The mean number of control participants was 13.1 (range 1–24) and the mean number of participants in a dementia group was 8.9 (range 1–22).

All 28 studies had a cross-sectional design to at least part of the trial; 25 of the 28 studies were purely cross-sectional whilst one study had both cross-sectional and case–control components20 and two studies had cross-sectional and cohort components.36 ,38

All 28 studies included healthy control participants while 14 studies had comparator groups with AD,18–19 ,23 ,25–29 ,32 ,37 ,39–40 ,44–45 11 studies had AD and MCI comparator groups,20 ,22 ,24 ,30 ,31 ,33 ,36 ,38 ,41 ,42 ,43 one study had FTLD as the comparator,21 one study had PDD34 and one had DLB.35 Six of the 28 included studies investigated neuroimaging methodologies and did not compare inflammatory ligand binding between dementia and control patients;22 ,23 ,25–27 ,43 their results are thus not pertinent to the question of whether inflammation neuroimaging might potentially be of use in the clinical treatment of dementia. The present review therefore found 22 studies which compared inflammatory ligand binding (and thus neuroinflammation) between control and dementia patients. A minority (6) of these 22 studies did not find a statistically significant difference in inflammation between control and dementia patients in at least one region of the brain;19 ,24 ,31 ,33 ,39 ,44 each of these six ‘negative’ cross-sectional studies compared control patients with AD+/− MCI patients, therefore no ‘negative’ cross-sectional studies were found that investigated other dementia subtypes. The majority (16) of the 22 included studies which compared neuroinflammation between control and dementia patients found a statistically significant difference in inflammation between control and dementia patients in at least one brain region.18 ,20 ,21 ,28 ,29 ,30 ,32 ,34–38 ,40 ,41 ,42 ,45 Unexpectedly, one of these 16 cross-sectional studies reported decreased inflammation in the right hippocampus in AD relative to controls,41 but the remainder found increased neuroinflammation in dementia patients.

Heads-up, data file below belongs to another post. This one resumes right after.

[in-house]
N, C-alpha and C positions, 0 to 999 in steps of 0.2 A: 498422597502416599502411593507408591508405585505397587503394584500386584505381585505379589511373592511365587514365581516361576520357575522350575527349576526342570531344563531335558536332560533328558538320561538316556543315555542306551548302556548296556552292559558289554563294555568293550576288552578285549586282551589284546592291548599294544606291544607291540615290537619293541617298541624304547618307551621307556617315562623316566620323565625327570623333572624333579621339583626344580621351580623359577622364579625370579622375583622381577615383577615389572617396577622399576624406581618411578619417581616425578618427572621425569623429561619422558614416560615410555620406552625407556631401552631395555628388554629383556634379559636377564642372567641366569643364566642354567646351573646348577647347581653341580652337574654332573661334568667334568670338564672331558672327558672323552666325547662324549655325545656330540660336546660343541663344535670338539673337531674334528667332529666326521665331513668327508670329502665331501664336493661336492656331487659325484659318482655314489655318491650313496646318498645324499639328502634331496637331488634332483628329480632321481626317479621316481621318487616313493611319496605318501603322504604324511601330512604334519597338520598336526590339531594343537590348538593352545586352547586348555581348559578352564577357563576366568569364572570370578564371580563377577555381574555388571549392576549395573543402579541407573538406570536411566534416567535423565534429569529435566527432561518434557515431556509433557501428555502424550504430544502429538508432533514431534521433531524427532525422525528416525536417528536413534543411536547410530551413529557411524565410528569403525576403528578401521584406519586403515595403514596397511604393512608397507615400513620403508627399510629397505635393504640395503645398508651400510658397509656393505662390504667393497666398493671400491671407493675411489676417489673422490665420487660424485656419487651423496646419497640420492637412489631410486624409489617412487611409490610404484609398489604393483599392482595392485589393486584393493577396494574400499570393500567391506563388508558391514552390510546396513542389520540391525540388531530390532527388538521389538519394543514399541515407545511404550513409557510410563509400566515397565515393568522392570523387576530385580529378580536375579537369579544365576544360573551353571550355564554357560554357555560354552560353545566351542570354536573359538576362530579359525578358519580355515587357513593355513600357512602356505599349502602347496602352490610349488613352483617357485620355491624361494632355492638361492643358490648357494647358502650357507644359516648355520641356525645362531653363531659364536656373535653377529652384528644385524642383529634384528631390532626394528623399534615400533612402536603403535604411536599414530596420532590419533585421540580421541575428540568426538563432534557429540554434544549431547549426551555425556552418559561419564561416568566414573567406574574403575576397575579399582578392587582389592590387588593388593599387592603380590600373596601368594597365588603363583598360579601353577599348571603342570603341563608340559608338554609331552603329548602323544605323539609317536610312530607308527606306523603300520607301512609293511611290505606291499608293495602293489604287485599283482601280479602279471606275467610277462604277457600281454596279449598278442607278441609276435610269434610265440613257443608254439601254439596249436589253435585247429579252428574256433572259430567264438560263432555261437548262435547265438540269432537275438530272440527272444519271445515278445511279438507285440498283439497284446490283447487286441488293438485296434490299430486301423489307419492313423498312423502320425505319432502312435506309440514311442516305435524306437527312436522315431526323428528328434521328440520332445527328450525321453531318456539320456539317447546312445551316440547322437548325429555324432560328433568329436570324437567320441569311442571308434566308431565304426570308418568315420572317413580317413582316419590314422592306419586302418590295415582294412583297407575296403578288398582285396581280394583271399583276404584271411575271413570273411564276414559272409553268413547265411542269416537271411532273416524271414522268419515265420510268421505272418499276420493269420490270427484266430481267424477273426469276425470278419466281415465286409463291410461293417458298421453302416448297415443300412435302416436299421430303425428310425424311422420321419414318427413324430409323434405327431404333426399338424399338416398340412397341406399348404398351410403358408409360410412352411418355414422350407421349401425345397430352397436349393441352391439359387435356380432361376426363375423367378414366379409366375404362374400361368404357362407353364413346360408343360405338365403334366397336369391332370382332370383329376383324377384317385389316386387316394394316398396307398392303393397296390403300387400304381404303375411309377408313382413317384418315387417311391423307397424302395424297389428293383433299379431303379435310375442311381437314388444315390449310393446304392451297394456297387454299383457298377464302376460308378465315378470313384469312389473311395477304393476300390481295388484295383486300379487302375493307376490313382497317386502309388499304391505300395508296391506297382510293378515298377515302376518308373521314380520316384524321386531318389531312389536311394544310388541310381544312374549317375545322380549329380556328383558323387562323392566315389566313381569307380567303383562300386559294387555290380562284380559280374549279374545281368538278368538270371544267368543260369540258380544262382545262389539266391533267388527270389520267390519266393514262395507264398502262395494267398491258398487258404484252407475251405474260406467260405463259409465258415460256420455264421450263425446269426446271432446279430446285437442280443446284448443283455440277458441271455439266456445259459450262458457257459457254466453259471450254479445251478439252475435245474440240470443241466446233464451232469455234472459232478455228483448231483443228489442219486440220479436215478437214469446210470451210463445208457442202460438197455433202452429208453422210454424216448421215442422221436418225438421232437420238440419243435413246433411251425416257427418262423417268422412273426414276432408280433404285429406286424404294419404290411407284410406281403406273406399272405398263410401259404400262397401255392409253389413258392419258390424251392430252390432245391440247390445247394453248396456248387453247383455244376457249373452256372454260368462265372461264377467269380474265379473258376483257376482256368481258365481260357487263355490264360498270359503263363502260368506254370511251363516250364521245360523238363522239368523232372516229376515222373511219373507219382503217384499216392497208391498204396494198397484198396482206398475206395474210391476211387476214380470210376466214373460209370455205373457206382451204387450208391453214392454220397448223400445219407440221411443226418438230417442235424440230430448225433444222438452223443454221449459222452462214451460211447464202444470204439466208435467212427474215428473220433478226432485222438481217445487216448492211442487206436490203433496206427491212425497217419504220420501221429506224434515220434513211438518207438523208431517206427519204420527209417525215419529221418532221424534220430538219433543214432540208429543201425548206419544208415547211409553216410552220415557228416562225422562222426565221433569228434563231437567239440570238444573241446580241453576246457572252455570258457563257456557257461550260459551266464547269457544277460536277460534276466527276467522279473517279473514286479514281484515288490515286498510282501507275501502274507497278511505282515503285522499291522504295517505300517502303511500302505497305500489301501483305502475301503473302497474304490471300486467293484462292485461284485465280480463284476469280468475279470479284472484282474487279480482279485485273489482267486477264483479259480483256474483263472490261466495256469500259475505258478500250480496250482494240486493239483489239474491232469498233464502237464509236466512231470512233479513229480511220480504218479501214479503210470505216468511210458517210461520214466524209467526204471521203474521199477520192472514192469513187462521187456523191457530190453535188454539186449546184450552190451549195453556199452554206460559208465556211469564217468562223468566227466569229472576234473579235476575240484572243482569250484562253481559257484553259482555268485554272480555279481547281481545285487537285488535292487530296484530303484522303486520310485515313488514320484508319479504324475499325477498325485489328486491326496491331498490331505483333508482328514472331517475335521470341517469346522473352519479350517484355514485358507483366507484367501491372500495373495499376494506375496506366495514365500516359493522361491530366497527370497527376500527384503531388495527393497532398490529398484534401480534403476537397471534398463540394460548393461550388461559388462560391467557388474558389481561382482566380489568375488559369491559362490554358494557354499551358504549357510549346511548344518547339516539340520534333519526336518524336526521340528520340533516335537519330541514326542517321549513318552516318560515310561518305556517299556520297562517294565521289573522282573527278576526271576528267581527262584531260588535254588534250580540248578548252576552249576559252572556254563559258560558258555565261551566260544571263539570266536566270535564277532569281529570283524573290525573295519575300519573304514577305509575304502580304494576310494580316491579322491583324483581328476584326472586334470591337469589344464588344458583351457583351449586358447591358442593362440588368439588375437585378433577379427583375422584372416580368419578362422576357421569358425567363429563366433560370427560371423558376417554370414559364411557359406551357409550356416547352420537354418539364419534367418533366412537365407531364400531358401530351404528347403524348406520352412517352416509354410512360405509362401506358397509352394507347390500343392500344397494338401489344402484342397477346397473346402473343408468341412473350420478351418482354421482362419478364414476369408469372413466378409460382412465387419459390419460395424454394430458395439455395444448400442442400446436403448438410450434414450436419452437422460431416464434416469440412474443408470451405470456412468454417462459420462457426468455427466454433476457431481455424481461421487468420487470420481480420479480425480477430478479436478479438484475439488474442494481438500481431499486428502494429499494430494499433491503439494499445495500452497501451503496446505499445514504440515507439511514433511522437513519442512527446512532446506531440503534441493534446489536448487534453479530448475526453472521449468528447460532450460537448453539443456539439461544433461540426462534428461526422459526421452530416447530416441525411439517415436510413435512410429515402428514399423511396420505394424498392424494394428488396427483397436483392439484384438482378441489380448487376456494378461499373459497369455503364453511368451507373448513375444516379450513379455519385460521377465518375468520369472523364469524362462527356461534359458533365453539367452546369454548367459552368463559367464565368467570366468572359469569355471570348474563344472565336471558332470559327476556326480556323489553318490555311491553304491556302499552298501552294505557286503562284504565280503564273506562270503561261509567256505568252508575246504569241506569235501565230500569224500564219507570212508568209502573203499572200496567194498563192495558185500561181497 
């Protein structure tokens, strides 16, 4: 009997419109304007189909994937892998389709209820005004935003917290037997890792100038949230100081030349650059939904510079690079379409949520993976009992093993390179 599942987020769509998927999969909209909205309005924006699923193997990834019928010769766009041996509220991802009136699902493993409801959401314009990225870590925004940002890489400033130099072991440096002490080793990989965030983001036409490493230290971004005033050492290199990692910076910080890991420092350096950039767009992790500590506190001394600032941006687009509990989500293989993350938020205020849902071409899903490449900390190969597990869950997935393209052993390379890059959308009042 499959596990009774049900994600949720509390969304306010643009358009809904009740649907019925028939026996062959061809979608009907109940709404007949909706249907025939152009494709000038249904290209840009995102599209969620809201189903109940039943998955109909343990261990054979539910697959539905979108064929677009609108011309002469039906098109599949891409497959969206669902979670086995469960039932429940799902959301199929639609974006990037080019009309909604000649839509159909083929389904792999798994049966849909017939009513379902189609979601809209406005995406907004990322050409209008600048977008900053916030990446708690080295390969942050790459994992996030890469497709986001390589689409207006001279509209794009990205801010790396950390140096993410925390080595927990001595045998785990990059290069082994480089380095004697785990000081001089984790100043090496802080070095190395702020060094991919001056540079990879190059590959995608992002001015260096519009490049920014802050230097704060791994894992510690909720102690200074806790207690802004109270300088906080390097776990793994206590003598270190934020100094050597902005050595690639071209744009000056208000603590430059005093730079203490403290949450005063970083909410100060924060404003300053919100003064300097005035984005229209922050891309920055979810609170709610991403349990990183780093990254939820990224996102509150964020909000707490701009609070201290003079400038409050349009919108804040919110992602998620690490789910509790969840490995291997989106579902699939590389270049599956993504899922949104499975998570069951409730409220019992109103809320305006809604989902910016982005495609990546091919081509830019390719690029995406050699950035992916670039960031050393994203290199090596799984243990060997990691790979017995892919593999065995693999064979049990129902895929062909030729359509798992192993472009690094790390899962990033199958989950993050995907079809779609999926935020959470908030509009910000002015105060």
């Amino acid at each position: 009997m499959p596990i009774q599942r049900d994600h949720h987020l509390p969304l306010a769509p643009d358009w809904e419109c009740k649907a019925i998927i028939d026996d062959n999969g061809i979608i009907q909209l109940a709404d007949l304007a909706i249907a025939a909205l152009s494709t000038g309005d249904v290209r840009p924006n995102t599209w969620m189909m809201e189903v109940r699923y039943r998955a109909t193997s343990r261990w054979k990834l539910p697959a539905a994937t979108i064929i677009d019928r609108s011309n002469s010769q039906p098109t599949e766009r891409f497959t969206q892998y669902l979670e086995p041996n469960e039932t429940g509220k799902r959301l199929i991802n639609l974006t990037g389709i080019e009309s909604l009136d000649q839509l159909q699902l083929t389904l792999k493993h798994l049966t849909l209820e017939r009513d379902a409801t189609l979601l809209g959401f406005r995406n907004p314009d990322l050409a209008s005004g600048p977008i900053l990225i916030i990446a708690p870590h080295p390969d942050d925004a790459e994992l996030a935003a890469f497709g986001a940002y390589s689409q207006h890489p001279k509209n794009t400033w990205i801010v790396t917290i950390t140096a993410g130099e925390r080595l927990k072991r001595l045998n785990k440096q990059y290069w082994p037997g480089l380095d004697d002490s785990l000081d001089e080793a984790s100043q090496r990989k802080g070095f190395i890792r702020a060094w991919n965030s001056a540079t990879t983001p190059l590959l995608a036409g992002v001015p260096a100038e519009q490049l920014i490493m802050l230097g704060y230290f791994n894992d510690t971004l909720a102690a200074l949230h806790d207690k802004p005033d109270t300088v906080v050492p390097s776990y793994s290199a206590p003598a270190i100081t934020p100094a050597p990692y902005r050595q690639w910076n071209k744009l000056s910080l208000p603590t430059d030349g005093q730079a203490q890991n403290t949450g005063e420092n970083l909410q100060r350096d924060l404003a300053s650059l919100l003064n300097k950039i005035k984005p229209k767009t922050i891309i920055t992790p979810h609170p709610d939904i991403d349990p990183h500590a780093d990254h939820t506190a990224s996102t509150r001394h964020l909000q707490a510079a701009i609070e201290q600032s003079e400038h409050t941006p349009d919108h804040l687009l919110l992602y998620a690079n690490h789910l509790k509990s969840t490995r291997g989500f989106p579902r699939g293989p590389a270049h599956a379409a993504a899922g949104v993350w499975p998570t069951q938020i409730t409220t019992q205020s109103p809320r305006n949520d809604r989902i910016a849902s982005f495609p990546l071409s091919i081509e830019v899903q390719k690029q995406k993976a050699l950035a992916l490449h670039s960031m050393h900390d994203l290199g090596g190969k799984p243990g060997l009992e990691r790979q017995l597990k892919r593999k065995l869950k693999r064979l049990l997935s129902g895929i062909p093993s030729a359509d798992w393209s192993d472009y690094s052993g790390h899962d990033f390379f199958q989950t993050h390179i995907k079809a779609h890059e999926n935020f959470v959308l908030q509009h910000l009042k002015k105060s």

Nine included studies compared MCI with healthy age-matched controls.20 ,24 ,30 ,31 ,33 ,36 ,38 ,41 ,42 Three of these studies24 ,31 ,33 found no statistically significant difference in neuroinflammation in AD or MCI relative to age-matched controls, two of these studies found increased neuroinflammation in AD (but not MCI) relative to controls,36 ,42 two of these studies found increased neuroinflammation in AD and MCI relative to controls,20 ,38 one study found increased neuroinflammation in MCI relative to controls but did not give data for AD relative to MCI or controls30 and one study found increased neuroinflammation in MCI relative to both AD and controls.41

One study20 used discriminant function analysis to show, retrospectively, that increased inflammation in the left inferior temporal lobe discriminated patients with AD from age-matched controls with a sensitivity of 75% and with no false categorisations of controls.